Page last updated at 11:04 GMT, Sunday, 5 July 2009 12:04 UK

Yemenia crash jet signal detected

The Yemenia Airbus 310 that crashed - photo Air Team Images
France said the plane had been banned from its airspace

A signal has been detected from the flight data recorders of the Yemenia airliner that crashed in the Indian Ocean on 30 June, officials say.

Comoran and French investigators say the signal was picked up during an underwater search.

They gave no indication when the flight recorders might be recovered.

The Airbus 310, going to the Comoros Islands from Yemen, came down in bad weather with 153 on board. A 12-year-old girl was the only survivor.

"Investigators from the BEA [France's accident investigation agency] have detected a signal from the flight recorders," Comoran lead investigator Ali Abdou Mohamed said in a statement that was received in Paris, the AFP reports.

The French agency later issued a statement, saying that "the BEA confirms that a signal from the two boxes was detected this morning during underwater searches to locate the flight recorders of Flight IY 626.


No official cause for the crash has yet been determined.

However, the European Union and France have both said they highlighted safety concerns over Yemenia planes and said the jet that crashed had not flown into EU airspace since 2007.

map of comoros islands

The French transport ministry said on Tuesday that the plane had been banned from France because of "irregularities".

But Yemenia responded by criticising "false information and speculation about technical problems" on the plane.

Many of the passengers were travelling to the Comoros but had begun their journey in Paris or Marseille on another jet operated by Yemenia, the national airline of Yemen, before boarding flight IY626 in Sanaa.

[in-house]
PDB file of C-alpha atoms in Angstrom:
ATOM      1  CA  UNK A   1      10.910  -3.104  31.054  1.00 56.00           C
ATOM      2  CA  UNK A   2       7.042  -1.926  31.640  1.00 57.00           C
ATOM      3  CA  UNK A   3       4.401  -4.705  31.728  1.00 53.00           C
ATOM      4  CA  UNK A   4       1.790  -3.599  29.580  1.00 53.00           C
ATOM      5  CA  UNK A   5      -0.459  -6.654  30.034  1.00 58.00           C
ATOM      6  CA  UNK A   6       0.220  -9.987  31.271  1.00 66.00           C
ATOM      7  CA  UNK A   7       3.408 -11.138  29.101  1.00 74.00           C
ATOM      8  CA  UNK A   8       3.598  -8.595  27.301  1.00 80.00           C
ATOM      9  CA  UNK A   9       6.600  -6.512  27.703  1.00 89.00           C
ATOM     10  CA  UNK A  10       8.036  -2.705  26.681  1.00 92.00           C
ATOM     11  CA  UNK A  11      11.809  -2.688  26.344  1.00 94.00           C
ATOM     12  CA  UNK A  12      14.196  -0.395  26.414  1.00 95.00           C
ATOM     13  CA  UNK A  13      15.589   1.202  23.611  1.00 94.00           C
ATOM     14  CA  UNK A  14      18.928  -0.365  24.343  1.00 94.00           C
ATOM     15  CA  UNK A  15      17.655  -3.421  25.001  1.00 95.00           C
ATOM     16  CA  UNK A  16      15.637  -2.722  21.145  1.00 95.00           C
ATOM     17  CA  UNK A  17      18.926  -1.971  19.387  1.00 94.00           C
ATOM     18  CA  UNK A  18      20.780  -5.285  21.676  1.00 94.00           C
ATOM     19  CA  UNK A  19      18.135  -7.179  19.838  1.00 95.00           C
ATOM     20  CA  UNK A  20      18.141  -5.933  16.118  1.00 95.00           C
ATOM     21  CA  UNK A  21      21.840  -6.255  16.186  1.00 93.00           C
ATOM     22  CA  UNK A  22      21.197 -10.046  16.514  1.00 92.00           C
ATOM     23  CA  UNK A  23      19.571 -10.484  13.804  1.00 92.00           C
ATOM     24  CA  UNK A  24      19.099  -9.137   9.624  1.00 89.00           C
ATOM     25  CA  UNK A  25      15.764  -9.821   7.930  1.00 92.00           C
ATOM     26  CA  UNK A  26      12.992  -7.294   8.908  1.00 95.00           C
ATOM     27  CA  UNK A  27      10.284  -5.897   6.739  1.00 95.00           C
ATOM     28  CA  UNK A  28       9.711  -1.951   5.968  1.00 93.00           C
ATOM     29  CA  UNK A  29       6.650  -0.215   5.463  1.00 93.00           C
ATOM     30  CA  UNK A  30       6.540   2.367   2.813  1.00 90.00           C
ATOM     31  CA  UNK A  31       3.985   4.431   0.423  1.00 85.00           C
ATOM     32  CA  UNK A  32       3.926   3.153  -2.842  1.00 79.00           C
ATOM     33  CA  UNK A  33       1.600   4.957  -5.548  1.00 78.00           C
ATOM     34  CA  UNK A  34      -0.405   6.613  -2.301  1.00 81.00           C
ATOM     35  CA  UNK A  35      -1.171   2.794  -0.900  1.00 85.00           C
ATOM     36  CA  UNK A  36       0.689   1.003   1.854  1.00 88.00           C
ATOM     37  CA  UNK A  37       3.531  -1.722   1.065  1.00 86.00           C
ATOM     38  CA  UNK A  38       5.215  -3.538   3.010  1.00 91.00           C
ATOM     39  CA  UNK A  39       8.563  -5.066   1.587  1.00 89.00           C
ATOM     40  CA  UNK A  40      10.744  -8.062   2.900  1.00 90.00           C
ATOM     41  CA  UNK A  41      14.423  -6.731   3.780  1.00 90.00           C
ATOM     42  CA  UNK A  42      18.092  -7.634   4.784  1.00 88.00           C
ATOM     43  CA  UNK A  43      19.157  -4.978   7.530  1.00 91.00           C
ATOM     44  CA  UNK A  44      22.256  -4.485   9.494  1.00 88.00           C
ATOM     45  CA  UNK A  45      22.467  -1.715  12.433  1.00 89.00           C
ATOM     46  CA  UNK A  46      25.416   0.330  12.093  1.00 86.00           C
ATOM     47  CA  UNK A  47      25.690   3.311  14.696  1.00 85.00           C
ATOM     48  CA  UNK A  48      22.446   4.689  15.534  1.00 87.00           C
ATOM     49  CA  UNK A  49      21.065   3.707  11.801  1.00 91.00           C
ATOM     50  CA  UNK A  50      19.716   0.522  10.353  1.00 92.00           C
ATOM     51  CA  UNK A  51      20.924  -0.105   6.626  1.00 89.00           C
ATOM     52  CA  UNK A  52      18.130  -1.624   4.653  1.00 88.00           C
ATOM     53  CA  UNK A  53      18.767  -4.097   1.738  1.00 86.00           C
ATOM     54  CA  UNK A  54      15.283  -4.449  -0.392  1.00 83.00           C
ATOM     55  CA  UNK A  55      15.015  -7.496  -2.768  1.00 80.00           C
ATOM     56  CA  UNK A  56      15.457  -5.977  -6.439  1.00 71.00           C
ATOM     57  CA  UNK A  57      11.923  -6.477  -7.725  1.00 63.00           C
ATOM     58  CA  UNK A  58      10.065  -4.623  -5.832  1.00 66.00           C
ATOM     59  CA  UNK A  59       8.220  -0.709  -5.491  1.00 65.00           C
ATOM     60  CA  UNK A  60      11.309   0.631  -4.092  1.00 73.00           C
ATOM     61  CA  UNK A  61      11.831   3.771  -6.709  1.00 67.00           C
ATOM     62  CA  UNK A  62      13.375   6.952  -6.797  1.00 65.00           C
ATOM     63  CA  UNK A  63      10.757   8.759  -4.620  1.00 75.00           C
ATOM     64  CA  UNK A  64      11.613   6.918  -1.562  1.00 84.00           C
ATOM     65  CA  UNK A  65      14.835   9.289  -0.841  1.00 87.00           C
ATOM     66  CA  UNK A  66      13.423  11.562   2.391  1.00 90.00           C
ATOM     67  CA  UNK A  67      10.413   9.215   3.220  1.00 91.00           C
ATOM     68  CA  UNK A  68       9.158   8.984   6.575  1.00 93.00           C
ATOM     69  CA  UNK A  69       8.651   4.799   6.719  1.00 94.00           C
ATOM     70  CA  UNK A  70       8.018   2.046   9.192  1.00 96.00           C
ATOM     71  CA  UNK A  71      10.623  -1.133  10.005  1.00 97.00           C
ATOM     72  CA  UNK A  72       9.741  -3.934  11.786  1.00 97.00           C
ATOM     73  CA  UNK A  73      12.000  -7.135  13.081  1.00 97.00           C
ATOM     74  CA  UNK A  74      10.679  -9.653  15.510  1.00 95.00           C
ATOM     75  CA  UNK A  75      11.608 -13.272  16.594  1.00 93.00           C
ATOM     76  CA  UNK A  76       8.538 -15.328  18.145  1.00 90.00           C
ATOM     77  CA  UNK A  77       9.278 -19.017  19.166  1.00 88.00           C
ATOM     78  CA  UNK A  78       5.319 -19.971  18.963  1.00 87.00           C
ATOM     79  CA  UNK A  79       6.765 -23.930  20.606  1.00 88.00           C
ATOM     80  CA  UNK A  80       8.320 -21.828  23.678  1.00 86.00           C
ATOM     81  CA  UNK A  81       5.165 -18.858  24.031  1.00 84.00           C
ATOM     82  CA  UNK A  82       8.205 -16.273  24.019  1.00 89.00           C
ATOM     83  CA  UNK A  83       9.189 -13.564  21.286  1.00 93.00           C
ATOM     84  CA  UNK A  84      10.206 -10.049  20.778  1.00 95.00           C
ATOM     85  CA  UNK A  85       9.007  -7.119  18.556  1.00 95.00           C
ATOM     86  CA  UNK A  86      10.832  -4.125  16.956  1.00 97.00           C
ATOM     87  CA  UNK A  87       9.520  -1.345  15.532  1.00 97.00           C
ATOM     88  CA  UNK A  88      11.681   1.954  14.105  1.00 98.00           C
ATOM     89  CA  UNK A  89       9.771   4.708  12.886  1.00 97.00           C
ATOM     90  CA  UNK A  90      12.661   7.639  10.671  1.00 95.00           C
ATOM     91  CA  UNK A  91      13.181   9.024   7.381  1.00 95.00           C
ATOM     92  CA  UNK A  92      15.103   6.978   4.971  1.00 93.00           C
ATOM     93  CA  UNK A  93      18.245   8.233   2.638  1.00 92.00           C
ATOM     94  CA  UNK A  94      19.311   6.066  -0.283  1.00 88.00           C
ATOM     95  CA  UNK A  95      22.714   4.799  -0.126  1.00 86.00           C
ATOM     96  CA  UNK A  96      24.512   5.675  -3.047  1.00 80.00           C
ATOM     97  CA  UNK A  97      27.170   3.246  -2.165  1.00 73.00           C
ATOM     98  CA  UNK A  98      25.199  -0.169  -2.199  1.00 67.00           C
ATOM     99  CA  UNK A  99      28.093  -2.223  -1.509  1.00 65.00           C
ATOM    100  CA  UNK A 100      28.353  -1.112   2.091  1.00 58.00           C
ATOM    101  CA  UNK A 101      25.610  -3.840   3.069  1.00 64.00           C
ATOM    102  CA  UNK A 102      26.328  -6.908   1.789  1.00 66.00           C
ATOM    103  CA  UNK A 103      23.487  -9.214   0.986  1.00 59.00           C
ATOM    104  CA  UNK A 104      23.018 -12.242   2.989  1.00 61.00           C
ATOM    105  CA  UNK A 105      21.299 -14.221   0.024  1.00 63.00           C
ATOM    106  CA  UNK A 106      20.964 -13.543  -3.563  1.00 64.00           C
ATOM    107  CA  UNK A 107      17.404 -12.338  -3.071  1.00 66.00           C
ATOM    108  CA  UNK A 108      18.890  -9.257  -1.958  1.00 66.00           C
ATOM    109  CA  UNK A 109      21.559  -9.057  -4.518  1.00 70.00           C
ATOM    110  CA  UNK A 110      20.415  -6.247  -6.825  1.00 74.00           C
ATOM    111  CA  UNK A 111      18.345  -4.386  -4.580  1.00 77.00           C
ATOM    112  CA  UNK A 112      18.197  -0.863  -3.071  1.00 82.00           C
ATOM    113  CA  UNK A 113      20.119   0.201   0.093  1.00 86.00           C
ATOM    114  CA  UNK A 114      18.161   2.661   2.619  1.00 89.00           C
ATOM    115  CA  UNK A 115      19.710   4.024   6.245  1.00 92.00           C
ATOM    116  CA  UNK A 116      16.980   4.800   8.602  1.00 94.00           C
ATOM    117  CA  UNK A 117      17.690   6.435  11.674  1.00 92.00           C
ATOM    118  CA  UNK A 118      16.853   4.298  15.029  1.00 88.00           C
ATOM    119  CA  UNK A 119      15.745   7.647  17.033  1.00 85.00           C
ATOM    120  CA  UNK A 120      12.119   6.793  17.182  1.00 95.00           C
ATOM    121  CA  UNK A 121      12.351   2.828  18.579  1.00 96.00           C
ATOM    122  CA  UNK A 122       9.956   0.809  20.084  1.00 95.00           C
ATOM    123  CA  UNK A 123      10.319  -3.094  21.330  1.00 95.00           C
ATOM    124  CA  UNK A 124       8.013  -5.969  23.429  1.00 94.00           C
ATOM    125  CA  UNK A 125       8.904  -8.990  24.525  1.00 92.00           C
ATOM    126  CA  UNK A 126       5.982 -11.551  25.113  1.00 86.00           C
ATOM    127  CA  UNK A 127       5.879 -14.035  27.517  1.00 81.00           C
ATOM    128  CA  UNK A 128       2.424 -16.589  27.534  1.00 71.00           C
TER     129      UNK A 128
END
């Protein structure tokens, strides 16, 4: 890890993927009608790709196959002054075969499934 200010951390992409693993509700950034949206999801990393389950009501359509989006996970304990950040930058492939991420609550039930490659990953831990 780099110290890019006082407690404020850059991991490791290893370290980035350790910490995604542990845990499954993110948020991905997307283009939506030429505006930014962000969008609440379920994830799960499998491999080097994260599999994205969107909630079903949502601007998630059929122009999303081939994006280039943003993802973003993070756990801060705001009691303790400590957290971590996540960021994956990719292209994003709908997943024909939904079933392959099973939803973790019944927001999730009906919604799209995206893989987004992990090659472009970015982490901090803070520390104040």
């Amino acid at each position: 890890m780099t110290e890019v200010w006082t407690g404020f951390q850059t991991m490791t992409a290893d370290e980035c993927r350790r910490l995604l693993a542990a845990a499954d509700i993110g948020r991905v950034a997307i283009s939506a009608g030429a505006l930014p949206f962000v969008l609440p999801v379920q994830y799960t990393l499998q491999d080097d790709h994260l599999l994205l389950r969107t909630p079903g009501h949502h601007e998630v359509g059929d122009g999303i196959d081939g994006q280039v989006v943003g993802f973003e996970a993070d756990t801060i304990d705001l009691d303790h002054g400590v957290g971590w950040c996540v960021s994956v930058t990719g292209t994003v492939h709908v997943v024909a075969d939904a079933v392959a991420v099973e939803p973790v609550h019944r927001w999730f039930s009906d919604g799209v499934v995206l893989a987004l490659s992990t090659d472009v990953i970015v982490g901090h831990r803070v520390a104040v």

Survivor's story

The only survivor - the 12-year-old girl - was found clinging to debris some two hours after the crash.

Survivor Baya Bakari (centre)
Doctors say the only survivor's condition has improved

Speaking later from a hospital in the Comoros Islands, Baya Bakari told her father how she had been thrown into the ocean and watched her aircraft sink.

She said: "Papa, we saw the plane going down in the water. I was in the dark, I couldn't see a thing.

"[And] on top of that, daddy, I can't swim well and I held on to something, but don't really know what."

The girl was later airlifted to a hospital in France.

Infographic of black box

Flight data recorders, or "black boxes", are in fact orange or red.
Commercial aircraft carry two. One logs performance and condition of aircraft in flight, another records conversations of crew and their contact with Air Traffic controllers during the flight.

The Crash Survivable Memory Unit (CSMU) contains a memory board surrounded by thermal insulation and steel armour that can withstand a crash impact thousands of times the force of gravity and survive in the sea at depths of 20,000ft (6,096m).

The CSMU is insulated to sustain temperatures up to 1,100C for up to an hour or "low" temperature fires of around 260C for 10 hours.
An underwater locator beacon fitted on recorders emits continuous ultrasonic "ping" when they come into contact with water. The signal can reach the surface from depths of 14,000ft.

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